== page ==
Commentary and links relating to media coverage of war; both before, during, and after.
William A. Dorman is Professor of Government at California State University, Sacramento, and has taught a course in War, Peace and the Mass Media since 1970.
U.S. Foreign Policy Blog
E-Mail: dormanw at csus.edu
War, Peace, and the Mass Media
Saturday, April 17, 2004
Bush's Iraq Getaway
By Nat Parry
March 16, 2004
Blog editor's note: This is quite simply one of the best summaries I've read of how and why we got involved in Iraq. Moreover, at least so far as the mainstream press concerned, it makes painfully clear that this is hardly the "Age of Information" as pundits like to assert.
A year after the invasion of Iraq, it is increasingly clear that the pre-war “debate” was a stage-managed manipulation of the American people, aided and abetted by a U.S. press corps that was too timid to ask tough questions when it mattered most. Now, with about 560 U.S. soldiers dead along with uncounted thousands of Iraqis, the Bush administration has entered what might be called its “getaway” period.
The key now for George W. Bush is to manage a political escape from his mugging of a fundamental precept of democracy – an informed electorate – and still win a second term. To achieve that, Bush has employed some tried-and-true tactics, like hand-picking a presidential commission that will report on his use of intelligence after the November elections. But most importantly, he is still trusting that the U.S. news media is incapable of sustaining much scrutiny.
In that regard, Bush has reason for optimism. Even dramatic disclosures over the past few months have failed to attract or hold the attention of the U.S. press corps.
For instance, toward the end of a recent story in The New Yorker magazine, writer Jane Mayer reported the discovery of a National Security Council document dated Feb. 3, 2001 – only two weeks after Bush took office. It instructed NSC officials to cooperate with Vice President Dick Cheney’s Energy Task Force, explaining that the task force was “melding” two previously unrelated areas of policy: “the review of operational policies towards rogue states” and “actions regarding the capture of new and existing oil and gas fields.”
Before this disclosure, it was believed that Cheney’s secretive task force was focusing on ways to reduce environmental regulations and fend off the Kyoto protocol on global warming. But Mayer’s discovery suggests that the Bush administration in its first days recognized the linkage between ousting the likes of Saddam Hussein and securing oil reserves for future U.S. consumption. In other words, the Cheney task force appears to have had a military component to “capture” oil fields in “rogue states.” [For details on Mayer’s document, see The New Yorker, Feb. 16, 2004.]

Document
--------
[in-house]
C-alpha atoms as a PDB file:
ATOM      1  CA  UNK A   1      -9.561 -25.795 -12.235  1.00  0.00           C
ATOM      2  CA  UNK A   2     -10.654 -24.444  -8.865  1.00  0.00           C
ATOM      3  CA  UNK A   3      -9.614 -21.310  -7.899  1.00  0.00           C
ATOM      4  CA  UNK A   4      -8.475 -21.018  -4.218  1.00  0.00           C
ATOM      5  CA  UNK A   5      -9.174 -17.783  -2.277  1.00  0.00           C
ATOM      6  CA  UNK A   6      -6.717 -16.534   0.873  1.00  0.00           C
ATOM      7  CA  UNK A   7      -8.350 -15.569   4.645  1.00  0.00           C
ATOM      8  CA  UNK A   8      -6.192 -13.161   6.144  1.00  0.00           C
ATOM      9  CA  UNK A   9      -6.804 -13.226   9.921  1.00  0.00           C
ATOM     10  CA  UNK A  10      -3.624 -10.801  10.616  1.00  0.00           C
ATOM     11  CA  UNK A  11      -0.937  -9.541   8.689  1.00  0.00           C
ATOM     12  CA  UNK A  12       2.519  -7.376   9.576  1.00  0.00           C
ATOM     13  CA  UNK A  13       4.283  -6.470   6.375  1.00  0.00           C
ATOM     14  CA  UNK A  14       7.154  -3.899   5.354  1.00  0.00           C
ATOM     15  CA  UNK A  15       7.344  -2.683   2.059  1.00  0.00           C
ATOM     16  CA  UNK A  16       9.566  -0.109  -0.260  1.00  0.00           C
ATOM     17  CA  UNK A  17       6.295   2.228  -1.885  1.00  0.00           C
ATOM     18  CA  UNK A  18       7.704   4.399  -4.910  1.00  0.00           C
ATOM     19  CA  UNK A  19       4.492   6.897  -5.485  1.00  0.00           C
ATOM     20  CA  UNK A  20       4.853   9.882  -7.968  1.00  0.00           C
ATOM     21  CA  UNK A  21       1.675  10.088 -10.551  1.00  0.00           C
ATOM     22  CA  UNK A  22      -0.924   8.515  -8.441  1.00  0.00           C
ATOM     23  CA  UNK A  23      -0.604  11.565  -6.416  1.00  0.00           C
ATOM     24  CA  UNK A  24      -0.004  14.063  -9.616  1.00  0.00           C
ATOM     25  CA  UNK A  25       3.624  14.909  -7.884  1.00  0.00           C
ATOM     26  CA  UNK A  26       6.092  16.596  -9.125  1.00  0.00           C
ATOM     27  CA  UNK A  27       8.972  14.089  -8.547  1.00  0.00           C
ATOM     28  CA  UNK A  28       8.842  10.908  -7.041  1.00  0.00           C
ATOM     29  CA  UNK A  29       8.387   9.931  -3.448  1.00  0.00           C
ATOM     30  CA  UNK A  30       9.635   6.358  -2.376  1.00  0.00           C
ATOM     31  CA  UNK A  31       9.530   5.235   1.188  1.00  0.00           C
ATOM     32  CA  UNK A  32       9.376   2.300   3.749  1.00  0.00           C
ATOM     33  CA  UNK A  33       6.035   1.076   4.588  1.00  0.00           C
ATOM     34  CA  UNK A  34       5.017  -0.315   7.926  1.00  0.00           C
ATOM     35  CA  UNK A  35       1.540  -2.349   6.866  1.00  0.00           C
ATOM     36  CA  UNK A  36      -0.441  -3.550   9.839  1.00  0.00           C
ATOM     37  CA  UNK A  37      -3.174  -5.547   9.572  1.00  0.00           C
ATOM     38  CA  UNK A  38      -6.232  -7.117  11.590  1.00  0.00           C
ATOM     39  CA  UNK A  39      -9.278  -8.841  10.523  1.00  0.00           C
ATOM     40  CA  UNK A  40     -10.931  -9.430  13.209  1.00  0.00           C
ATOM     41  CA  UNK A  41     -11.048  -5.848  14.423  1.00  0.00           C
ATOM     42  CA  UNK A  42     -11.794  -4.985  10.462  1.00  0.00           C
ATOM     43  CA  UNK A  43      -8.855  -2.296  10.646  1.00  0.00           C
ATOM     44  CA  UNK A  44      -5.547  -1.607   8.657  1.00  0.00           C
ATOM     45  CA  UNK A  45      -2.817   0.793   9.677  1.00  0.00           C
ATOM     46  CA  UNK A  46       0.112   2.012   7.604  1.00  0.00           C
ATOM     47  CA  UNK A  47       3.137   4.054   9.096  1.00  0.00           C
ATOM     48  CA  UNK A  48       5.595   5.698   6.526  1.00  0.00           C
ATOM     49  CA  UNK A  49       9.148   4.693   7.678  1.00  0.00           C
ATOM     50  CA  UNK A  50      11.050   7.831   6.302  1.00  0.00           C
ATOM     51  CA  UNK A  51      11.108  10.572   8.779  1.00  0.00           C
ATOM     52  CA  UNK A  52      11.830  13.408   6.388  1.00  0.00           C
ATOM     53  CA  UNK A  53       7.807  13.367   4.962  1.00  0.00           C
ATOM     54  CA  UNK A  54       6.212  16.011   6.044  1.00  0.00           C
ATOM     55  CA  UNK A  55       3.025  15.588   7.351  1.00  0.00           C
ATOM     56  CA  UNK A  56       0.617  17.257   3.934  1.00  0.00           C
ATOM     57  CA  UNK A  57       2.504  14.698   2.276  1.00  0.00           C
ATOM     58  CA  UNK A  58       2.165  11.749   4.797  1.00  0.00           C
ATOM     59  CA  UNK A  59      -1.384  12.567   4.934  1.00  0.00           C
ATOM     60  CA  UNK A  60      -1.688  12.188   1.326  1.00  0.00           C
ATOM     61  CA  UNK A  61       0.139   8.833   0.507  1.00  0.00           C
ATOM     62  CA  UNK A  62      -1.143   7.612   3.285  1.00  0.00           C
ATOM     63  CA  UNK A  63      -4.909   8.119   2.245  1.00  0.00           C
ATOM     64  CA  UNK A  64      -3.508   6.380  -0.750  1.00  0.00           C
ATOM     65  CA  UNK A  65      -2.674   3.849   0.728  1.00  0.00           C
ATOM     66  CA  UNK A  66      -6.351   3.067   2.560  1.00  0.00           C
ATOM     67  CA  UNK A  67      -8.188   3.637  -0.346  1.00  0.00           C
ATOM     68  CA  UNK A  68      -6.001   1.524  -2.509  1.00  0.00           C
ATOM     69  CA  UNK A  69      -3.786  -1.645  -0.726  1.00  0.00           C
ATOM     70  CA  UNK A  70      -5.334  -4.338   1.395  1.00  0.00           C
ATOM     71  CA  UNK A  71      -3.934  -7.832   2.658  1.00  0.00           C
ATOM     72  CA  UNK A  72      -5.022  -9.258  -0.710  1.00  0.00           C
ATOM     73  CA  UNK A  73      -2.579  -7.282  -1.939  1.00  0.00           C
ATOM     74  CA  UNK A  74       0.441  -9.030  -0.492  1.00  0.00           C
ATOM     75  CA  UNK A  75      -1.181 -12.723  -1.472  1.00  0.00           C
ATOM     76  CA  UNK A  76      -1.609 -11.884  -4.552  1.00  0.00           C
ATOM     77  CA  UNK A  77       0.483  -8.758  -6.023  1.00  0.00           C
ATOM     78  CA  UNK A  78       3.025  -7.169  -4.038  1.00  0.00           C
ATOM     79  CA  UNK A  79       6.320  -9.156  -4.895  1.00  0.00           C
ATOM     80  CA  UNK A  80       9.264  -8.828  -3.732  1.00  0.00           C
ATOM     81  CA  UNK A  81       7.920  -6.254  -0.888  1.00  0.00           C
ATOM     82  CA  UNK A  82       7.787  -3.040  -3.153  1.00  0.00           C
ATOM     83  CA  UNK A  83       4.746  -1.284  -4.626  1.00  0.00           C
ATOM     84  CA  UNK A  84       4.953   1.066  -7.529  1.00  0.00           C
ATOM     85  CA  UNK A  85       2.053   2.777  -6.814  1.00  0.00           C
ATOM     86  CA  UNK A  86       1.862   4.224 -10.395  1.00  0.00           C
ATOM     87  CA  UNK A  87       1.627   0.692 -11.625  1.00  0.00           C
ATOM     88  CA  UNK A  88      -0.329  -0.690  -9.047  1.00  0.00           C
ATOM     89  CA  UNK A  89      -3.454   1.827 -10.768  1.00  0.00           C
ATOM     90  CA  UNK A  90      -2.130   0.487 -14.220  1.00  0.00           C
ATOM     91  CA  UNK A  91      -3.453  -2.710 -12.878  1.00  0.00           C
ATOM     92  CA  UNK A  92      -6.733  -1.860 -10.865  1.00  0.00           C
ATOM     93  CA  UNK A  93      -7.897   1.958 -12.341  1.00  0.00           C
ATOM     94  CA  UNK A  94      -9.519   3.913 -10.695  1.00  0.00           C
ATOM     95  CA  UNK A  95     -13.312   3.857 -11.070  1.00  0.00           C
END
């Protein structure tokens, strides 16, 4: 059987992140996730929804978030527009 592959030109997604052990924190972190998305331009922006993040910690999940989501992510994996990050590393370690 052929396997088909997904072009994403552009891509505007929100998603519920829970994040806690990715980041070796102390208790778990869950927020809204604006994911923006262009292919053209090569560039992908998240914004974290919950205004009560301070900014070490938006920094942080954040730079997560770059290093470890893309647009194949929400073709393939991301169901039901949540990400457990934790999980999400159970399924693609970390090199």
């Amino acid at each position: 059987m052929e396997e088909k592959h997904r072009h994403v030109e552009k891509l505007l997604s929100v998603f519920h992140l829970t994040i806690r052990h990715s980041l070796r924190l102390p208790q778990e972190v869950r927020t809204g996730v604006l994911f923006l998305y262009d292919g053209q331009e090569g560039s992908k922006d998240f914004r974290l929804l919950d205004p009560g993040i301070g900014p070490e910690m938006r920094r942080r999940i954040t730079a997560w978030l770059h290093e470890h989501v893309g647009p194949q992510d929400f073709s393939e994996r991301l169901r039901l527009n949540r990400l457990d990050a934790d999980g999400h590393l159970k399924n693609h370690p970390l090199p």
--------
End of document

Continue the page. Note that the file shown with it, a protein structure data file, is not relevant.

The NSC document dovetails with statements by Bush’s first Treasury secretary, Paul O’Neill, who has described a similar early linkage between invading Iraq and controlling its vast oil reserves. In Ron Suskind’s The Price of Loyalty, O’Neill describes the first NSC meeting at the White House only a few days into Bush’s presidency. An invasion of Iraq was already on the agenda, O’Neill said. There was even a map for a post-war occupation, marking out how Iraq’s oil fields would be carved up.
O’Neill said even at that early date, the goal of invading Iraq was clear. The message from Bush was “find a way to do this,” according to O’Neill, who was forced out in December 2002. To this day, of course, the U.S. news media still joins the Bush administration in mocking as a conspiracy theory any suggestion that oil might have been a motive for the Iraq War.
Path to War
Bush’s path to war in Iraq opened after the Sept. 11, 2001, terror attacks on the World Trade Center and the Pentagon. Though there was no credible evidence connecting Saddam Hussein to Sept. 11, Bush was able to use America’s united-we-stand sentiment to turn the public toward war anywhere as long as he claimed some link to the terror attacks that killed some 3,000 people.
To read the rest of this analysis, see consortiumnews.com
Friday, April 16, 2004
Bush Asked for Iraq War Plan in Nov. 2001
Blog editor's note: This item gives a preview of Bob Woodward's new book on last year's war with Iraq. One of the most famous journalists in the U.S., Woodward's work will not be easily dismissed.
Fri Apr 16, 2004
WASHINGTON (Reuters) - President Bush asked his Pentagon chief in November 2001 to draw up a war plan against Iraq, the White House confirmed on Friday.
The admission from the White House about the early timing of a discussion about war strategy came after the administration was questioned about a new book by journalist Bob Woodward.
The revelation is sure to fire up some of Bush's critics who have accused him of being too eager to go to war against Iraq and of diverting resources from the hunt for Osama bin Laden, the mastermind of the Sept 11 attacks.